But then when I got cut again from the bloggers day footage, I thought–oh no! They hate me at Mets Weekly! Why would they just keep cutting me, especially since there are already so few women (who know about baseball I mean, sorry Jocelyn Pierce, I’m sure you’re very nice) on that show. So, yes, I took it personally and figured that for some reason I’d gotten blacklisted.
Nope! It’s nothing of the sort. I got two emails Monday morning after Mets Weekly learned that I wasn’t happy to have been excluded. Turns out my interview with Teddy had been the first footage shot that day, before Matt and Ted did their own introduction. The editor thought the footage began with Matt and Ted, and so he/she didn’t even know I’d been interviewed.
So it was nothing personal at all, which makes me feel a whole lot better!
Now I just have to figure out how to not look/sound AWFUL on Mets Weekly for the future. It’s a great way to promote the blog and celebrate our little (dorky, I know) online Mets community. But so far I haven’t quite gotten it right.
I am also expecting emails now from the bullpen explaining why they’re not getting it done. What, bullpen? You didn’t hear that I’m not 100% happy with you? You’re supposed to send me explanation emails when you learn that, clearly.
So many questions with the bullpen these days. For instance, do we want to see what our new guy, Luis Ayala can do? Or do we hope all our starters pull a “Santana” like yesterday and throw 9 shut-out innings? Eh, I’ll take the complete-game shut-out. But juuuust in case that doesn’t work out…
First, a goodbye to Anderson Hernandez. Andy, we hardly knew ya. But we did ambush you for a pic at Port St. Lucie, and you were very nice about it. Still, Andy Hernandy’s (as Coop calls him) role was as a back-up, back-up infielder and Jose Reyes’s best bud. With Argenis Reyes now filling both positions with vigor, we just don’t need Andy anymore.
We do need another arm in the bullpen. Even an unfocused arm with a less than ideal ERA. So, hey Luis Ayala, welcome to New York. I think a change of scenery will be great for you.
What are we getting? A 5.77 ERA RH reliever who’s gone 1-8 this season. 30 yrs old, native of Mexico, Tommy John surgery in 2006. What are the stats not telling us? It’s been a tough year for Luis.
First, he got shot in the left arm while hunting in the off season. Why Dick Cheney would be hunting with a Latin relief pitcher is beyond me, but ball players? Guns. Stay away from them. Mostly, though, it seems he’s going through, or has recently endured, a divorce.
This, Luis, we can help you with. He had asked the Nats to trade him for a change of scenery, and he got just that. A fresh start in a new place with distractions everywhere–I think that’ll help the guy out. Plus, a new pitching coach can’t hurt. An objective eye, perhaps a new approach. So we’ve got Luis Ayala, angsty in his old environment, and hopefully more focused in his new one.
This acquisition–for which we gave up only what we did not need–has the potential to be one of those under-the-wire Omar moves–the ones that surprise everyone. The ones that have us asking “How’d he know?”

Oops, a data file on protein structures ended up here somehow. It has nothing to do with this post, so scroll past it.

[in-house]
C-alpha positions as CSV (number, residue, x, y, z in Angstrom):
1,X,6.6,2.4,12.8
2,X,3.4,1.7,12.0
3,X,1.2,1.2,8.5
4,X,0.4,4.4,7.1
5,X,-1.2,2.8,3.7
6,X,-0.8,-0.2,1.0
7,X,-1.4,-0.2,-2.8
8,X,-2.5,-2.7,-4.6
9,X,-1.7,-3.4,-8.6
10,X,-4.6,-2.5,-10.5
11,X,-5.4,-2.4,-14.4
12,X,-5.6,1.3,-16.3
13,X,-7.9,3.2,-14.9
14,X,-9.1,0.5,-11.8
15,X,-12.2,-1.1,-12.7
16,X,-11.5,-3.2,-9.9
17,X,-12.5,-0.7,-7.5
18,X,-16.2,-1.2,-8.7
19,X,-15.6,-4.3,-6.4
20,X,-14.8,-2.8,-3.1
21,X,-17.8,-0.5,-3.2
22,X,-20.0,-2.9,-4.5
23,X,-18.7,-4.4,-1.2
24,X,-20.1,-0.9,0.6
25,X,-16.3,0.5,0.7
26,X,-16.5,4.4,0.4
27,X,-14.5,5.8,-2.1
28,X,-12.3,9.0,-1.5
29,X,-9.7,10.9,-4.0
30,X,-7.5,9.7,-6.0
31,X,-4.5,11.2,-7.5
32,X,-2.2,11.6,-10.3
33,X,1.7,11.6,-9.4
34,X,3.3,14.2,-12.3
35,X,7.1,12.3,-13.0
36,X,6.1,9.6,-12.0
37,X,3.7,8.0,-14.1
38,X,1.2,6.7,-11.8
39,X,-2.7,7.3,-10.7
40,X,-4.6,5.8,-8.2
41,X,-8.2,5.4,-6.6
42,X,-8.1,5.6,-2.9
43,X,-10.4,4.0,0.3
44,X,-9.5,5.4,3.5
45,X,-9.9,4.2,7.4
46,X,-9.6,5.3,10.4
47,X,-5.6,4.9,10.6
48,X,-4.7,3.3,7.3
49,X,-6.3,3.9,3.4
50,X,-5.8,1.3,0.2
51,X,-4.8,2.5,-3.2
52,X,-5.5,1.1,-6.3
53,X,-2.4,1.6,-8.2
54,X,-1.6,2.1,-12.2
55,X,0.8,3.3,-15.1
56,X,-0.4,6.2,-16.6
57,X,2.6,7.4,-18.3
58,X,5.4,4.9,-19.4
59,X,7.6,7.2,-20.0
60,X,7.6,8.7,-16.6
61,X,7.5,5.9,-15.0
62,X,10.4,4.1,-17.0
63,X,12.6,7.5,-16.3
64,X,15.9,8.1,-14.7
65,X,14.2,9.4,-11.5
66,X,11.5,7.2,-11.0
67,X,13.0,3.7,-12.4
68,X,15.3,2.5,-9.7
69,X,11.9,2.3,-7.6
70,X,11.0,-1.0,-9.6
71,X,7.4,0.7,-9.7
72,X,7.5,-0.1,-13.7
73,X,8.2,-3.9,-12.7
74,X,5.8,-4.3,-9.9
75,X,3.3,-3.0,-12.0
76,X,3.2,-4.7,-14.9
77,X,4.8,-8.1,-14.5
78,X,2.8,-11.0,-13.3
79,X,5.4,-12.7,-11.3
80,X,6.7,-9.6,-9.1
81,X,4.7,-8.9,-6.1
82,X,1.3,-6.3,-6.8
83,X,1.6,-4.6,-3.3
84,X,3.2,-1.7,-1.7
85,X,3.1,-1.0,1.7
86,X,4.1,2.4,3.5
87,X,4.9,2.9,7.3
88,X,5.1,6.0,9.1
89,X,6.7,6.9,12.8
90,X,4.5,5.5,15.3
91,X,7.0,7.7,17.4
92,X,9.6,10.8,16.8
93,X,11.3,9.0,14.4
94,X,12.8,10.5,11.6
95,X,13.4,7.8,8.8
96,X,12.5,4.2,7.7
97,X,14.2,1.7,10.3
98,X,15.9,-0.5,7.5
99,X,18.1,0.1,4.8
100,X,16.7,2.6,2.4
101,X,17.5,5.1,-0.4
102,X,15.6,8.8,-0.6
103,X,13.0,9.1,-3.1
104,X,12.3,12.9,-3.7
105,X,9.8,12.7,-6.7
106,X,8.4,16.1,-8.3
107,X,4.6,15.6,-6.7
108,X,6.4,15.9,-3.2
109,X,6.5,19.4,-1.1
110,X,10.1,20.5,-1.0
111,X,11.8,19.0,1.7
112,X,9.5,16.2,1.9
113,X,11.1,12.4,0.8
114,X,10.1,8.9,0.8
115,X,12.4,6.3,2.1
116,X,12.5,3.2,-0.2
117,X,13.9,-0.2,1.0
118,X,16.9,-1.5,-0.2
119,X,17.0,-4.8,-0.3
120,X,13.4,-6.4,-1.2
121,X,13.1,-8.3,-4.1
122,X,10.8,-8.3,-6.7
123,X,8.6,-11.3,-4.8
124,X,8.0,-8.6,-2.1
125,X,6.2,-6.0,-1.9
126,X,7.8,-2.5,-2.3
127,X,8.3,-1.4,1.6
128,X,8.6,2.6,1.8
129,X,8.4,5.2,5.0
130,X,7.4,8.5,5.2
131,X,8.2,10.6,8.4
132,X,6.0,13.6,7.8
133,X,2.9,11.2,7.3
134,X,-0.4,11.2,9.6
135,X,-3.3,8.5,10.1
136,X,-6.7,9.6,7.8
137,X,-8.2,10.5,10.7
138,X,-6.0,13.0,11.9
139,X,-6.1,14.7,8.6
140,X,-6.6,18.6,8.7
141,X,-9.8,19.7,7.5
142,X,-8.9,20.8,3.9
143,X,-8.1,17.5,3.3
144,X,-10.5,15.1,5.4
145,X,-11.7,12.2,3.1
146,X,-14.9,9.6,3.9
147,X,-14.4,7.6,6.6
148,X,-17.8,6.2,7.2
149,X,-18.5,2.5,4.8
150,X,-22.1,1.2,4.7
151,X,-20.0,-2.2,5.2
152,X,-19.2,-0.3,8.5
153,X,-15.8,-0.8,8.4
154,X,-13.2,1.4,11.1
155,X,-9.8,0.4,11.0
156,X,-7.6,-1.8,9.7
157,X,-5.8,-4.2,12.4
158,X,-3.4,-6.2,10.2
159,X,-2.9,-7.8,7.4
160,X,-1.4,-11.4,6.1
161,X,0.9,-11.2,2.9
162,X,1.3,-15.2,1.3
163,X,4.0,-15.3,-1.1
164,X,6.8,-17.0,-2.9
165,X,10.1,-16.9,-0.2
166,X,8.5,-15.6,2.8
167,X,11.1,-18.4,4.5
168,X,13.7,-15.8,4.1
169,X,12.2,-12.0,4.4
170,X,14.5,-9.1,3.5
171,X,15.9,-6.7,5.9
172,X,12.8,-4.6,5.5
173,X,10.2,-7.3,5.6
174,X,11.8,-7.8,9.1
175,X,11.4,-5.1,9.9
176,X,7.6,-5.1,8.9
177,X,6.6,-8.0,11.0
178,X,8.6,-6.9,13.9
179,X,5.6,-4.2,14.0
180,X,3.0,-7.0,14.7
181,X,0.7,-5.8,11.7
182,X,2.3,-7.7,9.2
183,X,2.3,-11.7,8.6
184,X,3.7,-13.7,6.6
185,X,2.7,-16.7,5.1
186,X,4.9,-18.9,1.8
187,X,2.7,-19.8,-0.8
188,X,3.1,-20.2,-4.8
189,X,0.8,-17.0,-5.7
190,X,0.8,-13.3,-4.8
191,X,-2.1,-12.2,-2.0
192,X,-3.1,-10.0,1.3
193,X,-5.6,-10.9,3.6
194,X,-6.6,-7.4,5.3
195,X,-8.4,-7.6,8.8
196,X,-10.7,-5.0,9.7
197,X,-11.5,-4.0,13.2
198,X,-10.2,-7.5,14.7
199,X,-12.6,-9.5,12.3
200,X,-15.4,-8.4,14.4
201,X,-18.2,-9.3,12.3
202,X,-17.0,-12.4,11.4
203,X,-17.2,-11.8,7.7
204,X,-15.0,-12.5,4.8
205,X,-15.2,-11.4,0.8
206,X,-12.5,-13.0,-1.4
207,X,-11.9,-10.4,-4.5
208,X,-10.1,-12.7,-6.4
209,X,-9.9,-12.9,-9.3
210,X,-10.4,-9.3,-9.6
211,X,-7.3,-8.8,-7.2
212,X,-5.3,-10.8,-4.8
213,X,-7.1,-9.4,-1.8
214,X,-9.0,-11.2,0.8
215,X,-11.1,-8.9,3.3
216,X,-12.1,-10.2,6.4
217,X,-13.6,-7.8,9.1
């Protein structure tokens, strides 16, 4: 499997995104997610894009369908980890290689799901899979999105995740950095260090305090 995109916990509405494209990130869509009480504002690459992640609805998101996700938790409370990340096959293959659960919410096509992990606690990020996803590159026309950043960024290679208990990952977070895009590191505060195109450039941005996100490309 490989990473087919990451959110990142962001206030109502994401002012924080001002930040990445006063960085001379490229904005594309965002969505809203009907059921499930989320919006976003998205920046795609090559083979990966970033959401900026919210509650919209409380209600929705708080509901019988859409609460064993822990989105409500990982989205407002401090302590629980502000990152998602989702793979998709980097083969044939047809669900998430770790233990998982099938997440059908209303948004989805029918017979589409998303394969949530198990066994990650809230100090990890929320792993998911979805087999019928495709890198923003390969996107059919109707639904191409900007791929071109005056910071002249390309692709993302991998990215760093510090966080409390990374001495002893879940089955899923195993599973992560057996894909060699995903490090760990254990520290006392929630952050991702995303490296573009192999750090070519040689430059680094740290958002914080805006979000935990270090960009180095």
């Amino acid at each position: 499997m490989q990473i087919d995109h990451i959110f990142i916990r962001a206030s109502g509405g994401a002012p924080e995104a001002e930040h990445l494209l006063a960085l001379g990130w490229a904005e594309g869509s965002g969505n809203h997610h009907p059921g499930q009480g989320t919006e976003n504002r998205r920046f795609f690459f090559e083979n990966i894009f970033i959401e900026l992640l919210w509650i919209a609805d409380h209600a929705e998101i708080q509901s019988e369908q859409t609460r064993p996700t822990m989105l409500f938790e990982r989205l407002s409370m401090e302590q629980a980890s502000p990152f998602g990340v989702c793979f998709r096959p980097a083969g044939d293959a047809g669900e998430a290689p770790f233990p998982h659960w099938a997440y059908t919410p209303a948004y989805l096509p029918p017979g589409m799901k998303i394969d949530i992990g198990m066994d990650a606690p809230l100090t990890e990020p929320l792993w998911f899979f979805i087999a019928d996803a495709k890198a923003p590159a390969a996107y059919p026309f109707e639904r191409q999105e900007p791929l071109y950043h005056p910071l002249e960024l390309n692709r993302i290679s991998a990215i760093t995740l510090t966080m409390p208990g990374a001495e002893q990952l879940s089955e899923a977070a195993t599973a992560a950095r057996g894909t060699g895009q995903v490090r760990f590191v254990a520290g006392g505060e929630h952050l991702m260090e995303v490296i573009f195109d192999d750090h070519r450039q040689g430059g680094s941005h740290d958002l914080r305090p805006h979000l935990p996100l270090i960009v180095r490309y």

Let’s hope so. The pen could use it.
Biggest current question, of course: Does Ayala get the pink pretty princess backpack?
I urge all of you to watch this week’s Mets Weekly, which just aired, and which features fun footage from our Bloggers Day in the SNY suite. But, then, I always urge you to watch SNY. As a blogger, I’m SNY’s biggest supporter, and I always have been.
Too bad they pretended I didn’t exist. You’ll catch me in a couple brief cut-aways, but other than that, I’m the only one they didn’t let introduce him/herself (besides one blogger whom I know prefers to be off-camera). I would like to know why they cut me out.
Like everyone there, I did a little introduction and talked to Teddy (Berg) a bit for the Mets Weekly camera. Now, usually the camera makes me incredibly nervous. When I appear on TV all I do is critique myself, and so I do have ambivalent feelings about the whole deal. But to be axed out of bloggers day? That was just kind of…mean. Our little community is very tight, and many of my blogger friends call me the “cruise director” because I’ve had a large part in making sure everyone knows each other, in making sure everyone knows about any events going on–most of all SNY events! Which I always promote and then provide pictures from. More than many (except for Matty), I’ve gone out of my way to help foster the sense of community we share. So to then pretend I don’t exist…Mets Weekly and SNY? It kind of hurts.
Is it possible my interview sucked or was just not relevant to what wound up airing? Sure, absolutely. But at least let me do the introduction that everyone got to do! I think there might be some politics involved between SNY and Mlblogs. I’m not sure about that, it’s just a feeling I get. But I’ve done a lot for SNY. I’ve promoted the hell out of them these past two years. I’ve gotten dozens of people to their events. (Jeez, and just as I was getting ready to help them promote an upcoming SNY event before the end of the month!) I’ve met many, many of their awesome on-air and behind-the-scenes guys. They should really get over whatever’s going on and offer me more consideration.
Update: They also neglected to introduce Adam, aka Brooklyn Met Fan, who was also there, and who is also awesome. But Mets Weekly has Adam on rather often, so he may feel less slighted, I imagine. And also, to interview so many dudes and then cut out one of the few women there adds to the not-coolness.
Tonight we discover if Oliver Perez can manage to dig up the adrenaline and control he so often finds for big-stage games…on a paltry little worst-team-in-baseball stage. The Nats are the one team where 2 out of 3 won’t cut it. How many times have we heard about our team’s troubles against under .500 teams? That can’t continue. With the race this close, we need those games to be gifts, not giveaways. So Ollie, bullpen, offense, let’s put this one in the books and take full advantage of facing a .364 team. And then, let’s keep up the confidence and crisp play for Pittsburgh and Atlanta, both currently at .458. These are the games, team. These are the ones that could win the division for us.
After all, you don’t want to make your children cry, do you? Here are some moments from Sunday’s Family Day at Shea. (The first one is Tiny Castro. And do you see Daniel Murphy all smiles with his family?) All together now: Awwww.